New material acts as an efficient frequency multiplier

Higher frequencies mean faster data transfer and more powerful processors—the formula that has been driving the IT industry for years. Technically, however, it is anything but easy to keep increasing clock rates and radio ...

Light-emitting silicon for photonic computing

If computers transmitted data using photons instead of electrons, they would perform better and use less power. European researchers are now studying a new light-emitting alloy of silicon and germanium to obtain photonic ...

Physicists trap light in nanoresonators for record time

An international team of researchers from ITMO University, the Australian National University, and Korea University have experimentally trapped an electromagnetic wave in a gallium arsenide nanoresonator a few hundred nanometers ...

Small currents for big gains in spintronics

University of Tokyo researchers have created an electronic component that demonstrates functions and abilities important to future generations of computational logic and memory devices. It is between one and two orders of ...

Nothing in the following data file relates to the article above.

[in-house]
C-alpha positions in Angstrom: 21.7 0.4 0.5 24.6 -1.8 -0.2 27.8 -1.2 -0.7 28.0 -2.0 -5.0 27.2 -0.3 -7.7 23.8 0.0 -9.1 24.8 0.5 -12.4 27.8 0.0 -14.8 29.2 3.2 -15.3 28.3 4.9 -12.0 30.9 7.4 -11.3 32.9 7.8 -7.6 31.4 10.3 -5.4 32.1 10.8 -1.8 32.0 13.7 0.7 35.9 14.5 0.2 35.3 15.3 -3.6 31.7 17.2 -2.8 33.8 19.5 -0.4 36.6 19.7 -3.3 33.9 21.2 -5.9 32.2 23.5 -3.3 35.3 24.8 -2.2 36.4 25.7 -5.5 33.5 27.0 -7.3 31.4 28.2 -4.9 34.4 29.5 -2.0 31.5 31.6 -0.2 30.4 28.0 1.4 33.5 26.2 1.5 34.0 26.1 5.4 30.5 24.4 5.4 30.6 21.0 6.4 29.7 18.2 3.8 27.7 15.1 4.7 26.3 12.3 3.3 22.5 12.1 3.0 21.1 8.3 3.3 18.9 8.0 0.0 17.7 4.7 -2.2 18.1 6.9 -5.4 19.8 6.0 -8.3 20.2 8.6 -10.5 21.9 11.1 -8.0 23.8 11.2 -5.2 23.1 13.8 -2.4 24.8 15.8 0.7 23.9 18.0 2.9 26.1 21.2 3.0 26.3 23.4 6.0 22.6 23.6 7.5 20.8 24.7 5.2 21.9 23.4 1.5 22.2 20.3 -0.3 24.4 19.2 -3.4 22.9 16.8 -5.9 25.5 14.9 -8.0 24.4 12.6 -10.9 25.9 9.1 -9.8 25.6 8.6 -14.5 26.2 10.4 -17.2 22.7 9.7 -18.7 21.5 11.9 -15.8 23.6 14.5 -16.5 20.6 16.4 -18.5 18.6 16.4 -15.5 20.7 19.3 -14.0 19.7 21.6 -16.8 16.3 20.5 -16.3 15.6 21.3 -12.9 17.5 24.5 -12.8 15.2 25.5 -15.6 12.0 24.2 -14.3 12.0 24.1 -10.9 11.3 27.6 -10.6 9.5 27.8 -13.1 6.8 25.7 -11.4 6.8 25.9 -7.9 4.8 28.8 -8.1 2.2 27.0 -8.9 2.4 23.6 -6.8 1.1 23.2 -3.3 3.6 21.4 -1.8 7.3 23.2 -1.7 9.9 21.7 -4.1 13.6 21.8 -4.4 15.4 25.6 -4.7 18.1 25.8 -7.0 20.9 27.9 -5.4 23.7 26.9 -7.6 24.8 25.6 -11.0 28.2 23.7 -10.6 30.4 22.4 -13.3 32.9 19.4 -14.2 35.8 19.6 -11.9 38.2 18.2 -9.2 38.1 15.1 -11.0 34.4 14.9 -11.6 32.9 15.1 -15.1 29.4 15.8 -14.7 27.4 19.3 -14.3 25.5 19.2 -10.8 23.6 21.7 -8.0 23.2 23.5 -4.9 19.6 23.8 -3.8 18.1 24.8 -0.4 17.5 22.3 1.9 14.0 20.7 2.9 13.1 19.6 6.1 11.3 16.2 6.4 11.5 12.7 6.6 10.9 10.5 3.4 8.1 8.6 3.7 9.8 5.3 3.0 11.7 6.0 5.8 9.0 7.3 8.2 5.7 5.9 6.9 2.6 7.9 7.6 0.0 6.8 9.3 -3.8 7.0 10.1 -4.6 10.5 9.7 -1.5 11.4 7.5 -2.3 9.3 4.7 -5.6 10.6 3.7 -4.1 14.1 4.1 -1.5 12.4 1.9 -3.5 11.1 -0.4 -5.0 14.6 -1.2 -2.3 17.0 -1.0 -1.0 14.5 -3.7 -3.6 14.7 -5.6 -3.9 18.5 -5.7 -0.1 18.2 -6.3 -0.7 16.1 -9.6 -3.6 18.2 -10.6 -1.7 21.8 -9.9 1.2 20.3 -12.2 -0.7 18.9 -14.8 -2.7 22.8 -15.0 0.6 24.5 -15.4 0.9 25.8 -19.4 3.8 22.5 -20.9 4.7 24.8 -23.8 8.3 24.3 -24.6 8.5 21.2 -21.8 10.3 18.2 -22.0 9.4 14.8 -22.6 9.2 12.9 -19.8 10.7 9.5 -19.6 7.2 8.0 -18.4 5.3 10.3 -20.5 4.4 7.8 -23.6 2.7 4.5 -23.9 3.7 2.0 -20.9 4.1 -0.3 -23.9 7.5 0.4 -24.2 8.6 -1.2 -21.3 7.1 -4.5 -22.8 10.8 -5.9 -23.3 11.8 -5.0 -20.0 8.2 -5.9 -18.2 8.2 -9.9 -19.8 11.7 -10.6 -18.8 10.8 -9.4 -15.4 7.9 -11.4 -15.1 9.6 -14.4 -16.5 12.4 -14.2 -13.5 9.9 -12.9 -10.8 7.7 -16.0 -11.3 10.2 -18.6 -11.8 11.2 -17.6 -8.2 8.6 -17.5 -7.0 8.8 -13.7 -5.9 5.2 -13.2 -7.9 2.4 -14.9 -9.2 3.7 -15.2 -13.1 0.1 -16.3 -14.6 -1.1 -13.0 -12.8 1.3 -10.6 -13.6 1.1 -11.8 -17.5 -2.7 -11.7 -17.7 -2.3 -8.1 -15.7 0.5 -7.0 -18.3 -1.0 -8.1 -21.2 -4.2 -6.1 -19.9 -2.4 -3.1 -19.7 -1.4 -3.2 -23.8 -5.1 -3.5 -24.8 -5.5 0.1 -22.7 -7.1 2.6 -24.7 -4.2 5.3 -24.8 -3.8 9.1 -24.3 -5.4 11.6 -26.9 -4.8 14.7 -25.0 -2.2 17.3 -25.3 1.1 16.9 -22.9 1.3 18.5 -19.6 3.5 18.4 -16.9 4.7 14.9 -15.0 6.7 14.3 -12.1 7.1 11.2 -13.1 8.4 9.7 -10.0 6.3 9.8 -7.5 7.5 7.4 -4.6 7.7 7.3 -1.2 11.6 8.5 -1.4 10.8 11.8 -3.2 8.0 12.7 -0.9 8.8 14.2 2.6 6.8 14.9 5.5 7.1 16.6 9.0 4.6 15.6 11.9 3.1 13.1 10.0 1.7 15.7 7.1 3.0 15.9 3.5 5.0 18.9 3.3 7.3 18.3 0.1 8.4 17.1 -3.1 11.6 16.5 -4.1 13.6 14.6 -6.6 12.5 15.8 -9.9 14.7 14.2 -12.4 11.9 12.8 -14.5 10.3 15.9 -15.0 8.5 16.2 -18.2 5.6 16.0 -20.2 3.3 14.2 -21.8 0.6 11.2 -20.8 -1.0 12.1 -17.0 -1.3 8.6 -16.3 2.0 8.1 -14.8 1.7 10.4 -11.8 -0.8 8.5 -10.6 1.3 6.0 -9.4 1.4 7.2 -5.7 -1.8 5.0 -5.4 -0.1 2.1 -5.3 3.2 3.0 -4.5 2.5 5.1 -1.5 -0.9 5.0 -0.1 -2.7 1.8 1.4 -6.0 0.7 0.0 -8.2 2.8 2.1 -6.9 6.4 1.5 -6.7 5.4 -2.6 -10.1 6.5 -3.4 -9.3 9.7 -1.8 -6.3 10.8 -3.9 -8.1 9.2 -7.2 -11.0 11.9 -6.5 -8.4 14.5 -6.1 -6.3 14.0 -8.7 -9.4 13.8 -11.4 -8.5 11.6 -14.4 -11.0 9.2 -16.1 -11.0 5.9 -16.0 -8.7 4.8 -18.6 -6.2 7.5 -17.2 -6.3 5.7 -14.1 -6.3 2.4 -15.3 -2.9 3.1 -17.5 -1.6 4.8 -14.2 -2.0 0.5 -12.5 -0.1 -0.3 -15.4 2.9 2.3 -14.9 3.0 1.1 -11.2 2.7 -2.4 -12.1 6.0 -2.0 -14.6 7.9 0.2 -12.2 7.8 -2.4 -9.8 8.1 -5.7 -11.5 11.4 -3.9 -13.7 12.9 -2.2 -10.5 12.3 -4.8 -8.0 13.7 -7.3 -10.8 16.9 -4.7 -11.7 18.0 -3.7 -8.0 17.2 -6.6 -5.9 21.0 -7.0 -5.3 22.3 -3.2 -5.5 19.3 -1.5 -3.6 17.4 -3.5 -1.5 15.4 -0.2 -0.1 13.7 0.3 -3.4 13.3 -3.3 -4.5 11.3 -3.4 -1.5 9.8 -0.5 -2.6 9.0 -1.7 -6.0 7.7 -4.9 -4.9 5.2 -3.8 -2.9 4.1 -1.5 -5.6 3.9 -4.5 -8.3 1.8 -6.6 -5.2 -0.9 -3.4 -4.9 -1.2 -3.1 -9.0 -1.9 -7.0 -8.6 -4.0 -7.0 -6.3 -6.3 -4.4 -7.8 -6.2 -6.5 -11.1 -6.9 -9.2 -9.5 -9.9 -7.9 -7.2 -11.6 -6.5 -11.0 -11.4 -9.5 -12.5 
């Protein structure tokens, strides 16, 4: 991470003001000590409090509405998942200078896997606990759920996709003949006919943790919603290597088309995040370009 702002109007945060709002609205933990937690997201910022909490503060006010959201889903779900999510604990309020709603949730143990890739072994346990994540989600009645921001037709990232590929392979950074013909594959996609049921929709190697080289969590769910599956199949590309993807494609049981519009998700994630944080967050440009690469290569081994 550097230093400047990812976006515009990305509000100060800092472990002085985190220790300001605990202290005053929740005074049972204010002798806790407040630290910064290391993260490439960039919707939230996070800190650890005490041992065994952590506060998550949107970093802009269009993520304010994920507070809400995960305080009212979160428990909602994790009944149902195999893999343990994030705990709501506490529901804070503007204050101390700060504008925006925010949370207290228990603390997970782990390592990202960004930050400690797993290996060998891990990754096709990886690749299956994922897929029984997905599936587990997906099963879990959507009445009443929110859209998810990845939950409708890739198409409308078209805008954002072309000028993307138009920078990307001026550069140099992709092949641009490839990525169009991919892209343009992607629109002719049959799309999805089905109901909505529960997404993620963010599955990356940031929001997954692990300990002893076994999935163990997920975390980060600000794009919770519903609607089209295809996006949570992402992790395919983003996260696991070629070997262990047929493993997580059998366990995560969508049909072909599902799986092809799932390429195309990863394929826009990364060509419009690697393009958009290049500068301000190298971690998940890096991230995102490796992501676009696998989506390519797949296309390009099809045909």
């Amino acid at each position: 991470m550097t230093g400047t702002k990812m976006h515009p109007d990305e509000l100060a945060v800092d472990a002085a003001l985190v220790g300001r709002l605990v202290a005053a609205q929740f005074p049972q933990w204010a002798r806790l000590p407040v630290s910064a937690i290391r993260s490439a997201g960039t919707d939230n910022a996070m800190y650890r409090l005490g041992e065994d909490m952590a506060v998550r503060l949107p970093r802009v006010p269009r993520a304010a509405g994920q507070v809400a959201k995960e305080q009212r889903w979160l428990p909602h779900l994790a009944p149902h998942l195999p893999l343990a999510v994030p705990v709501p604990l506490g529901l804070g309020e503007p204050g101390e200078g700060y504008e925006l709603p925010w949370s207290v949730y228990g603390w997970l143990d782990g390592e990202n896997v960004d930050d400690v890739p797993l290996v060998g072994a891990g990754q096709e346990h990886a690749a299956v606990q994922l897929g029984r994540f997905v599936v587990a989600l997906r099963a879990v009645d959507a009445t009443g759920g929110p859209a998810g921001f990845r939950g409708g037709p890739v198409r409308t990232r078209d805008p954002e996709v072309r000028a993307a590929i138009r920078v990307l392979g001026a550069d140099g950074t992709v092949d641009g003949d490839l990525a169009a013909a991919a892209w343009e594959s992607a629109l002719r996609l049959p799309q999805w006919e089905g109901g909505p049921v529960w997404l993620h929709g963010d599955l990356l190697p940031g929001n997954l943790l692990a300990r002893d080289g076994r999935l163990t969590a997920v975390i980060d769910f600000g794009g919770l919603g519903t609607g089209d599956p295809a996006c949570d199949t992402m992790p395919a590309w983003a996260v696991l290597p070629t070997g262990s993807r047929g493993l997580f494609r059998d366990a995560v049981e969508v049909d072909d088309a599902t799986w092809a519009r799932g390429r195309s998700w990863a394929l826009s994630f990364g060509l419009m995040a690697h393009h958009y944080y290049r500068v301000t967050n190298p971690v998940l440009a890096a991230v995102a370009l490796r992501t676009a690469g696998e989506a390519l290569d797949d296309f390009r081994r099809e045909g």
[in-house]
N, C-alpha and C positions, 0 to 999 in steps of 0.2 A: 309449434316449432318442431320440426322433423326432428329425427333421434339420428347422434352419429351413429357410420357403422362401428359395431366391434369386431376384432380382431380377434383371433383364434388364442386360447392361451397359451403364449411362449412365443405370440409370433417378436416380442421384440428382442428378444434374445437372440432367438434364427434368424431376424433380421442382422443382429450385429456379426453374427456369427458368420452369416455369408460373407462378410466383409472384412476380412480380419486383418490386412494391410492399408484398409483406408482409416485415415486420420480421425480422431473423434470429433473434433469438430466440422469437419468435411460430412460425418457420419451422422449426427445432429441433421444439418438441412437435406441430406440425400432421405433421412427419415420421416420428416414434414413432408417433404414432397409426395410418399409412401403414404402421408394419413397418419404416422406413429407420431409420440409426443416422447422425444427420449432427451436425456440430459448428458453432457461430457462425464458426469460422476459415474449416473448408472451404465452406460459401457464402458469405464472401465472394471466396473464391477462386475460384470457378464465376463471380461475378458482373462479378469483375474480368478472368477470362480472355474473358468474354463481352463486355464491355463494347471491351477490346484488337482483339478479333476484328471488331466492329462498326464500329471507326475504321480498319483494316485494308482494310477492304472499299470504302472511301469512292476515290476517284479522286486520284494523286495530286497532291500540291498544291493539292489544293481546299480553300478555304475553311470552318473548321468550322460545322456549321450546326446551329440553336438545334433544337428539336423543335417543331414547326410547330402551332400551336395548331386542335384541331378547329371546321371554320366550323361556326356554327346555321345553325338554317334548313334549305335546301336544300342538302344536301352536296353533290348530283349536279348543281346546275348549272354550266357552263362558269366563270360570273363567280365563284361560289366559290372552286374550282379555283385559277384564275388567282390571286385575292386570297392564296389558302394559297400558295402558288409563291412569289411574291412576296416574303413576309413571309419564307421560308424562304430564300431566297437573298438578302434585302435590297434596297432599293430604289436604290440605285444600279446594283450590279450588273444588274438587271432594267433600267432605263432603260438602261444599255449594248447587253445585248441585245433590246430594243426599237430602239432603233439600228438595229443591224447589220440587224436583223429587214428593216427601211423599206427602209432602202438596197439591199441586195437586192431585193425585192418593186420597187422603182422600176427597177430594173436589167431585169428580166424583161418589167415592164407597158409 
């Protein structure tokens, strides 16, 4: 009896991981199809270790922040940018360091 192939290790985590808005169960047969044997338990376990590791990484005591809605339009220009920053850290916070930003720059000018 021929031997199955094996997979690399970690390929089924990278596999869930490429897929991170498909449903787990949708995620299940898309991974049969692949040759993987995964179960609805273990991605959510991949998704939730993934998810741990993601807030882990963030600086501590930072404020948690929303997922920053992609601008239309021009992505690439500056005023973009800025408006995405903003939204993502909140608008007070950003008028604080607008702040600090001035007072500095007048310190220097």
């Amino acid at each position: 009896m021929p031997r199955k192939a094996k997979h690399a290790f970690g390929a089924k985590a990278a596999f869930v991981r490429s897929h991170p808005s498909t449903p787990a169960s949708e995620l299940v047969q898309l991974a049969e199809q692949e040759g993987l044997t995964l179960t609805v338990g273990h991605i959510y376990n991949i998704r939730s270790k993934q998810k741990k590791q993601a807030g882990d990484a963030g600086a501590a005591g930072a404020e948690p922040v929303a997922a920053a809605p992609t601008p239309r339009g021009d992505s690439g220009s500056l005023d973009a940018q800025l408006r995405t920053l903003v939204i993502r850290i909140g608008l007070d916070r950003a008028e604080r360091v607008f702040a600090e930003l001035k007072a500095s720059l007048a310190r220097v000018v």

New robust device may scale up quantum tech, researchers say

Researchers have been trying for many years to build a quantum computer that industry could scale up, but the building blocks of quantum computing, qubits, still aren't robust enough to handle the noisy environment of what ...

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Arsenide is an arsenic anion with the charge −3. The trianion is formed by the reduction of arsenic by three electrons. For example heating arsenic powder with excess sodium gives sodium arsenide (Na3As). The anions have no existence in solution since they are extremely basic. These solid salts have very high lattice energies.

An arsenide (compound) is a compound with arsenic in oxidation state −3, but the term is used loosely. The mineral sperrylite (PtAs2) is called a platinum arsenide, but the formal oxidation state for arsenic is −2. because the solid is usually described as Pt4+,As24-. The description of gallium arsenide (GaAs) is more straightforward since it features isolated arsenic centers.

Arsenides are toxic because of the inherent toxicity of arsenic and all of its compounds.

Metal arsenides react with acids to form highly toxic arsine gas.

See category for a list.

This text uses material from Wikipedia, licensed under CC BY-SA